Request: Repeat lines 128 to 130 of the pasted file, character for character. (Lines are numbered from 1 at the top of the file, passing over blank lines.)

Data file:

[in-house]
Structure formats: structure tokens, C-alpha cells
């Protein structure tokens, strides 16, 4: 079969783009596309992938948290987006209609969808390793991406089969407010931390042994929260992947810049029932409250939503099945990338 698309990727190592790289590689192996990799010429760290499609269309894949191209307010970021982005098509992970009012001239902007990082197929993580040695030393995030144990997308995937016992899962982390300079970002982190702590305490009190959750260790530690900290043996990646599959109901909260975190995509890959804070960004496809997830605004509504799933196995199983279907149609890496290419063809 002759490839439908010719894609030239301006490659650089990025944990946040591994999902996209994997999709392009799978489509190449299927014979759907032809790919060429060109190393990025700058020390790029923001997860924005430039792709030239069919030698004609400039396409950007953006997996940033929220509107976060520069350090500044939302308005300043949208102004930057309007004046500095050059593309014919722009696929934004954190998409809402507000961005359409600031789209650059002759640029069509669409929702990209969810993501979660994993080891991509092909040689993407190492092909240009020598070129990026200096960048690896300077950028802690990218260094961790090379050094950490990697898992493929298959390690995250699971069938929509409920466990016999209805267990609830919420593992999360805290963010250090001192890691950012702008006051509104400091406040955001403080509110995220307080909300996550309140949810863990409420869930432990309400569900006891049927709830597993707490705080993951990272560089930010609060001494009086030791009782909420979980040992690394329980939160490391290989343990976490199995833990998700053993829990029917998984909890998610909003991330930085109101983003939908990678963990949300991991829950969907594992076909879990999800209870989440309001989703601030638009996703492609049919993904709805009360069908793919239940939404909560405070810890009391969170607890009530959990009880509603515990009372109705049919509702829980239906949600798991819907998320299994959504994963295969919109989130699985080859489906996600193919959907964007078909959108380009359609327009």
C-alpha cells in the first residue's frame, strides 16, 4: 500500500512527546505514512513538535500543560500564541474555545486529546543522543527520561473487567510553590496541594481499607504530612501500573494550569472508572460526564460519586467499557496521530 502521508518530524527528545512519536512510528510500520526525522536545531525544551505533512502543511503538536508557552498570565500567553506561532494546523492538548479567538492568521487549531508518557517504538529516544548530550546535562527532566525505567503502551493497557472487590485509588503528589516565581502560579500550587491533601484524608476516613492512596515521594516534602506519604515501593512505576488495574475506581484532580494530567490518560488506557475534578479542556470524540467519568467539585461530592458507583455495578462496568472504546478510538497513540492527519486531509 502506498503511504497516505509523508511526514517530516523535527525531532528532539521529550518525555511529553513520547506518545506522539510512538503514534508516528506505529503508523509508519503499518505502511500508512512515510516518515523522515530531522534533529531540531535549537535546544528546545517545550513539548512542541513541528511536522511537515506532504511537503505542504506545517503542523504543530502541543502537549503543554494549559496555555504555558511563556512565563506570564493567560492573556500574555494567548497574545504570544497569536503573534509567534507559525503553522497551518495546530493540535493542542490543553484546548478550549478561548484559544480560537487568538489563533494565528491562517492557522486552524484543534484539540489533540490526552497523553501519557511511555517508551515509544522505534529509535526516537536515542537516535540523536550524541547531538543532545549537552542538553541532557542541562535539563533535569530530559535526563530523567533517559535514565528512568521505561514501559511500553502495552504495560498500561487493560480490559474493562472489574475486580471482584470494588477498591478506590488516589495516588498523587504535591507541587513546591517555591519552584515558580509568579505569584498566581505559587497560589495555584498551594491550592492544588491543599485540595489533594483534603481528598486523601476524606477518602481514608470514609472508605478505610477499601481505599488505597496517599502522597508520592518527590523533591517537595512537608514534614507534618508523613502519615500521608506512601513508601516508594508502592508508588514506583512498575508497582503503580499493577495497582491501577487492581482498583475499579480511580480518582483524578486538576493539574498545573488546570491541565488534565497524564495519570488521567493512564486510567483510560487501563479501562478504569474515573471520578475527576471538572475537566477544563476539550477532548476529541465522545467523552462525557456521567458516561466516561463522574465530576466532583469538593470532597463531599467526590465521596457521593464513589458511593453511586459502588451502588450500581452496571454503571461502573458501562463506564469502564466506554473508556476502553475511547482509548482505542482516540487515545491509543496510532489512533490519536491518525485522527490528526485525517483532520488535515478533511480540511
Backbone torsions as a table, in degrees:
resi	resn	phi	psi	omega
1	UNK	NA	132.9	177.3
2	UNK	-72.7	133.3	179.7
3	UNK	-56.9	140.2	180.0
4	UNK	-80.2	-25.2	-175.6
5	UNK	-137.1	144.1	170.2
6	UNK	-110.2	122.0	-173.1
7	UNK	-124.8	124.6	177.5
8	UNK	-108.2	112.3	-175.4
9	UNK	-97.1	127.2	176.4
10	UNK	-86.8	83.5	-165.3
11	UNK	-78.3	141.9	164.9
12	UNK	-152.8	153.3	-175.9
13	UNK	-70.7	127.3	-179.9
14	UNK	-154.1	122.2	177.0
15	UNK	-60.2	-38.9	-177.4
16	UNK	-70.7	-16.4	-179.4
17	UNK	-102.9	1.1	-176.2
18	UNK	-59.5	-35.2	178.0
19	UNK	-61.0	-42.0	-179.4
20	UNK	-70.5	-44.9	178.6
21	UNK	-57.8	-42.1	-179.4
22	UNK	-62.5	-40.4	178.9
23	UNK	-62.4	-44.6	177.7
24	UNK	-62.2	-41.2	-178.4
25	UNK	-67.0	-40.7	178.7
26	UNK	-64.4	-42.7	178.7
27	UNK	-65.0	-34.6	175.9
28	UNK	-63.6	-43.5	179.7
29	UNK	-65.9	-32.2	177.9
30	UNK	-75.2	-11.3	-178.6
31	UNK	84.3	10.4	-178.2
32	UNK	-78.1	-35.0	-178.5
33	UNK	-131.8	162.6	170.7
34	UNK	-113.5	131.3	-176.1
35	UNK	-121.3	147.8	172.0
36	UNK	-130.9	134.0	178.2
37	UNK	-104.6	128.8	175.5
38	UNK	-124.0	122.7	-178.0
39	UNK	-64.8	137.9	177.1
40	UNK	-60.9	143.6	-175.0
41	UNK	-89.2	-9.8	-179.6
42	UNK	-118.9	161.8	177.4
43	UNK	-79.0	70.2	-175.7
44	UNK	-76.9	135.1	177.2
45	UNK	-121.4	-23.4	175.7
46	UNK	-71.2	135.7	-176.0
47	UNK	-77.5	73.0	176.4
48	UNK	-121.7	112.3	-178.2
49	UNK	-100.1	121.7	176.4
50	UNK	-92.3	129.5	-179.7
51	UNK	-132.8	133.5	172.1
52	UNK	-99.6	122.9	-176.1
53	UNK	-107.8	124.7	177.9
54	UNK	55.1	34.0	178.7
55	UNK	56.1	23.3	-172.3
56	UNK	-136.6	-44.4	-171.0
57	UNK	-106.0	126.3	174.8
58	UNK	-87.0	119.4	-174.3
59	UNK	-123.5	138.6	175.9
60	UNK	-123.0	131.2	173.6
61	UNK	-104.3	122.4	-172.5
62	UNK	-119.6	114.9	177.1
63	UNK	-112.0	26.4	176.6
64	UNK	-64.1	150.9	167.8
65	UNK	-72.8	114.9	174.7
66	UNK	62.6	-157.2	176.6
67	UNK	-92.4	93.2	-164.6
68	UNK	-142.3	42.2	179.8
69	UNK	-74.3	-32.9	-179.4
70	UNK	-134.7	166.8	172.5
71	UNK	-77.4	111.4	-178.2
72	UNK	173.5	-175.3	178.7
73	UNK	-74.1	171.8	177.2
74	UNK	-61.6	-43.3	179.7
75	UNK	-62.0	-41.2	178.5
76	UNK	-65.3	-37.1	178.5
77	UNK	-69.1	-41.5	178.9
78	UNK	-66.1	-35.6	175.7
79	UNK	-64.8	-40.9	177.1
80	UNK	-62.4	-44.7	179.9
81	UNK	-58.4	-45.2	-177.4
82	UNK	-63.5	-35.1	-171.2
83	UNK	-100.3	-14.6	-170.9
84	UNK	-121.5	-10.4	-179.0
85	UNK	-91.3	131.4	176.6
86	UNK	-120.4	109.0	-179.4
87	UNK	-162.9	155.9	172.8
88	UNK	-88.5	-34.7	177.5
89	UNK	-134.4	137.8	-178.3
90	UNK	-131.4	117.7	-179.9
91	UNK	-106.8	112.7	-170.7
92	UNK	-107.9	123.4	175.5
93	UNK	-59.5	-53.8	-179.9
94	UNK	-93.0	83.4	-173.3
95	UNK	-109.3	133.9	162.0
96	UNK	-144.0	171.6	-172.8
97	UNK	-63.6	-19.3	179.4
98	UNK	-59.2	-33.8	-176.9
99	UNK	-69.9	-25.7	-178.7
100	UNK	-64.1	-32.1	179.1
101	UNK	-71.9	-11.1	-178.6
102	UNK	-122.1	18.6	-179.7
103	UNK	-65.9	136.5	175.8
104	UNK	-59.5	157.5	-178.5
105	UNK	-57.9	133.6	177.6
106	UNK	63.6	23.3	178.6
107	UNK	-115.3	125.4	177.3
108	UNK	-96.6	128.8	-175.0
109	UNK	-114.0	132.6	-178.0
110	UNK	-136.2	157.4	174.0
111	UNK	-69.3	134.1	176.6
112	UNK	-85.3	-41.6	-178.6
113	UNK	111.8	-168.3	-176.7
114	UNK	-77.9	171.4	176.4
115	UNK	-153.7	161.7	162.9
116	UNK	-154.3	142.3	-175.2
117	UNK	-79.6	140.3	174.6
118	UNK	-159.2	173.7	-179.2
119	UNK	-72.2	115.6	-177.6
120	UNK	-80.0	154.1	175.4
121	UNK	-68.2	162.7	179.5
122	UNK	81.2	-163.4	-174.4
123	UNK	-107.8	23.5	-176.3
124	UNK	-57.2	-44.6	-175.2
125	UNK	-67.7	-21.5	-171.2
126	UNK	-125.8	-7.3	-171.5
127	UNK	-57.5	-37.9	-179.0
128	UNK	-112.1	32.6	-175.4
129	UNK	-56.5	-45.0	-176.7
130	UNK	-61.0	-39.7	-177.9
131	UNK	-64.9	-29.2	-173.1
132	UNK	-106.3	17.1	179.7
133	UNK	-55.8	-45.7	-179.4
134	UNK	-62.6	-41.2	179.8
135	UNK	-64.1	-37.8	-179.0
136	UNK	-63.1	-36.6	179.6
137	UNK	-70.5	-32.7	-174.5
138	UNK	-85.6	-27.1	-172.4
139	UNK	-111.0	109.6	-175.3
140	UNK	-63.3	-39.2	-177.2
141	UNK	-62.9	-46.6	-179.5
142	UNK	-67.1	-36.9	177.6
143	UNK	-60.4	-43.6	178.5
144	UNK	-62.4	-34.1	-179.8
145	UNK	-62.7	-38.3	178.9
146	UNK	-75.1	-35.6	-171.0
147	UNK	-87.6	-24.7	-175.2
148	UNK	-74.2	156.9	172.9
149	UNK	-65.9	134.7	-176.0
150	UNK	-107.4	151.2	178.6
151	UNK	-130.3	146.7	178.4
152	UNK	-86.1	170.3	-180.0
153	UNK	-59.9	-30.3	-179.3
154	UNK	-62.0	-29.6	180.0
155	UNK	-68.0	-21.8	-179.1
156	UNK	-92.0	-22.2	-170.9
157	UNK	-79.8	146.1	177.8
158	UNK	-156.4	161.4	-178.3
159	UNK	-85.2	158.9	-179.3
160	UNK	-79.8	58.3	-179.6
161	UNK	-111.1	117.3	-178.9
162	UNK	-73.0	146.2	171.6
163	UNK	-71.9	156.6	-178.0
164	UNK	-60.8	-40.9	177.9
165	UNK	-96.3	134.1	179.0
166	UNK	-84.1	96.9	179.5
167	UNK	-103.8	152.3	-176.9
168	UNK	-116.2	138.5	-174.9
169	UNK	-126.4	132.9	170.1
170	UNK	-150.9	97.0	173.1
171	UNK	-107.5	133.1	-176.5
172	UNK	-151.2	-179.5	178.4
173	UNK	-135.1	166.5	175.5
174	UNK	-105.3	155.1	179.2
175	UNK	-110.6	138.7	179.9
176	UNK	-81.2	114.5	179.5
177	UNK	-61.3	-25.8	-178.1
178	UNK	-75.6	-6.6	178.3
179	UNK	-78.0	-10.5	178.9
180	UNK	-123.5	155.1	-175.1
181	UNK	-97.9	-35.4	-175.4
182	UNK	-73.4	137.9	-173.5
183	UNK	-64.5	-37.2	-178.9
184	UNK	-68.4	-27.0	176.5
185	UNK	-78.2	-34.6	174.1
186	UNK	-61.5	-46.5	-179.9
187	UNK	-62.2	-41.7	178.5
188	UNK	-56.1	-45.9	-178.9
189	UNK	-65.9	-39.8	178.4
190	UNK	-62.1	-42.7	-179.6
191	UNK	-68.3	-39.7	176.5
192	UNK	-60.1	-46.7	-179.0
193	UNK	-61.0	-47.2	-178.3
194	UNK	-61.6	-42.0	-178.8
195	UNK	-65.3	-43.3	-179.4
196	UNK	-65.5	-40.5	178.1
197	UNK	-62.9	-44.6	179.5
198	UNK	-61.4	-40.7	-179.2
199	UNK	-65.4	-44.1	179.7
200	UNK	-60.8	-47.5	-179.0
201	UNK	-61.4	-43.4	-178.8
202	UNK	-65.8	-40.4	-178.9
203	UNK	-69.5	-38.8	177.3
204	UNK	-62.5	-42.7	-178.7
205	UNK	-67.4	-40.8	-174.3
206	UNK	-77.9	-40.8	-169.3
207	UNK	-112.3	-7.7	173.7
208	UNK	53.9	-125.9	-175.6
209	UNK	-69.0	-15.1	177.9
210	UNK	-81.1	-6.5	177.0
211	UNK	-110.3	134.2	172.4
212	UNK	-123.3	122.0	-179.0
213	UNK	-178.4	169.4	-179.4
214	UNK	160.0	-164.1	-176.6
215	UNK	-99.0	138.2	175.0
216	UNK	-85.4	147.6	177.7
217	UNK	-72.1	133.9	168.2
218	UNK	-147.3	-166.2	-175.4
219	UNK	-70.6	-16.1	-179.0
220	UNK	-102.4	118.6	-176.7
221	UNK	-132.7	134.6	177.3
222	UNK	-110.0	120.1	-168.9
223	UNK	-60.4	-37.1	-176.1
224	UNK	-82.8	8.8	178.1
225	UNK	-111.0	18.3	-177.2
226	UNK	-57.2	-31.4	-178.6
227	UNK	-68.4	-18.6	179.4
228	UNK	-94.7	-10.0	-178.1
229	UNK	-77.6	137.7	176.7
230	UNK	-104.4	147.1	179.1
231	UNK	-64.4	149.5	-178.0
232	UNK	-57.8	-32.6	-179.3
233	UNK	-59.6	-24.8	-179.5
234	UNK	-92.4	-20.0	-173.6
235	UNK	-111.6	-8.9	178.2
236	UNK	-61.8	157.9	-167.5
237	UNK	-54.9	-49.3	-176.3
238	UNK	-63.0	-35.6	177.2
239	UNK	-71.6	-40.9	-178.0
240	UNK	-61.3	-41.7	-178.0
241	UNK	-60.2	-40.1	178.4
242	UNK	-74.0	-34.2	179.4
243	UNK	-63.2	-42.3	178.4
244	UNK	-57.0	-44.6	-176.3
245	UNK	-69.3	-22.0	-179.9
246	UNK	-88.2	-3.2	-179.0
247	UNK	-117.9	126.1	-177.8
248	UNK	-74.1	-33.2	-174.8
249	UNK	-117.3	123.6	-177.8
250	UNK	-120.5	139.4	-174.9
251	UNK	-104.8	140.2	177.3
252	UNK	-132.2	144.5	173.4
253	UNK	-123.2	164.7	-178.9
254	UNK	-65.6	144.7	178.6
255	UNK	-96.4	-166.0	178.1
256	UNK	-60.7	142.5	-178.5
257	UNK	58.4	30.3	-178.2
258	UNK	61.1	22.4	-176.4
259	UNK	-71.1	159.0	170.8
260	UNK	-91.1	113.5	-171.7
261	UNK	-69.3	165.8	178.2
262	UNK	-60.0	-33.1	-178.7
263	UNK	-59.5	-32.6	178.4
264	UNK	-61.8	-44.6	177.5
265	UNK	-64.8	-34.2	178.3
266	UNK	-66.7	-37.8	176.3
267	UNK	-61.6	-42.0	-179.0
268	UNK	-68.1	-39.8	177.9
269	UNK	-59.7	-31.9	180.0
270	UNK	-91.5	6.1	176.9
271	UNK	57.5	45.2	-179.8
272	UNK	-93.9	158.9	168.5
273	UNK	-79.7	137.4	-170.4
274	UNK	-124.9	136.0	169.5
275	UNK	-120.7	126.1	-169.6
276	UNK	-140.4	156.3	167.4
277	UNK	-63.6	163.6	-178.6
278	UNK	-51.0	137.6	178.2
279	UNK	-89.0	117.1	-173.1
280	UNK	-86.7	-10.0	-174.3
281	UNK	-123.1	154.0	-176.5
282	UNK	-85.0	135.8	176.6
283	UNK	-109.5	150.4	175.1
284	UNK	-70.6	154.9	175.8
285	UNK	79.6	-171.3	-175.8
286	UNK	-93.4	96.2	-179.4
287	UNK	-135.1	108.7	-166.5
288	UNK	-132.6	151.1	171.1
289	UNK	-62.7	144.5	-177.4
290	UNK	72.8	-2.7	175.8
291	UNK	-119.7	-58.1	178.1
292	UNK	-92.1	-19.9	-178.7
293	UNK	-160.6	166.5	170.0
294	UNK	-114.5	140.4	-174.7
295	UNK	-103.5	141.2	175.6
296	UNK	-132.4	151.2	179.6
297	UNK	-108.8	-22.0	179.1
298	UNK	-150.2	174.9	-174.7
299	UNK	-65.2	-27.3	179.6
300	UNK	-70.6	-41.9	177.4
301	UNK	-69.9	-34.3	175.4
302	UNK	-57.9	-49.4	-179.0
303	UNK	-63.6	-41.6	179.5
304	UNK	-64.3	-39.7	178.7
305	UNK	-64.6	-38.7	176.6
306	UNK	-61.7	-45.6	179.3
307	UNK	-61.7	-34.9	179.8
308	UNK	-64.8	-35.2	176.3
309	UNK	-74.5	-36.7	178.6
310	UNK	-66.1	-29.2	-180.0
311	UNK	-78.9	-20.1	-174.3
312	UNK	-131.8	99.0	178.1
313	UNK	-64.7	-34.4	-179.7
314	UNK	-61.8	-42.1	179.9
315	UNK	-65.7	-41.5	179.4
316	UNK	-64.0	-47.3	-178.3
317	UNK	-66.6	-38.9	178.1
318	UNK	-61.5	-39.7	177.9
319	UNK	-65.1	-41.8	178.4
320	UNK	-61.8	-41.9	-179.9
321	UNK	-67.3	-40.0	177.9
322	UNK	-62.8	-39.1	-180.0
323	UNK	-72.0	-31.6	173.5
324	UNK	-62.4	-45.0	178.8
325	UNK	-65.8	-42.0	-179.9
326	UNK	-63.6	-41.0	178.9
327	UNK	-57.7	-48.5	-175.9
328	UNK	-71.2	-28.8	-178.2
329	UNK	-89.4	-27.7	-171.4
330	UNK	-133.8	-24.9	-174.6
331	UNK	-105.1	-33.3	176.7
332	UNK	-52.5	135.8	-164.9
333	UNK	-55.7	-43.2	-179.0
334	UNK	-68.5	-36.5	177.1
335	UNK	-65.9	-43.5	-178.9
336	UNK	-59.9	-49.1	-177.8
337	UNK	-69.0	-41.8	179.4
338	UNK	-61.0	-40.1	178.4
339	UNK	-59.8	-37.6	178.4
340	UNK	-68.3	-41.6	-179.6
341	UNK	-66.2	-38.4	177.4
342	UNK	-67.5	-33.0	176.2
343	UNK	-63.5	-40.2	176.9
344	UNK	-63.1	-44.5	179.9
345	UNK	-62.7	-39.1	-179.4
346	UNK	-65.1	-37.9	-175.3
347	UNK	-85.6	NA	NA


122	UNK	81.2	-163.4	-174.4
123	UNK	-107.8	23.5	-176.3
124	UNK	-57.2	-44.6	-175.2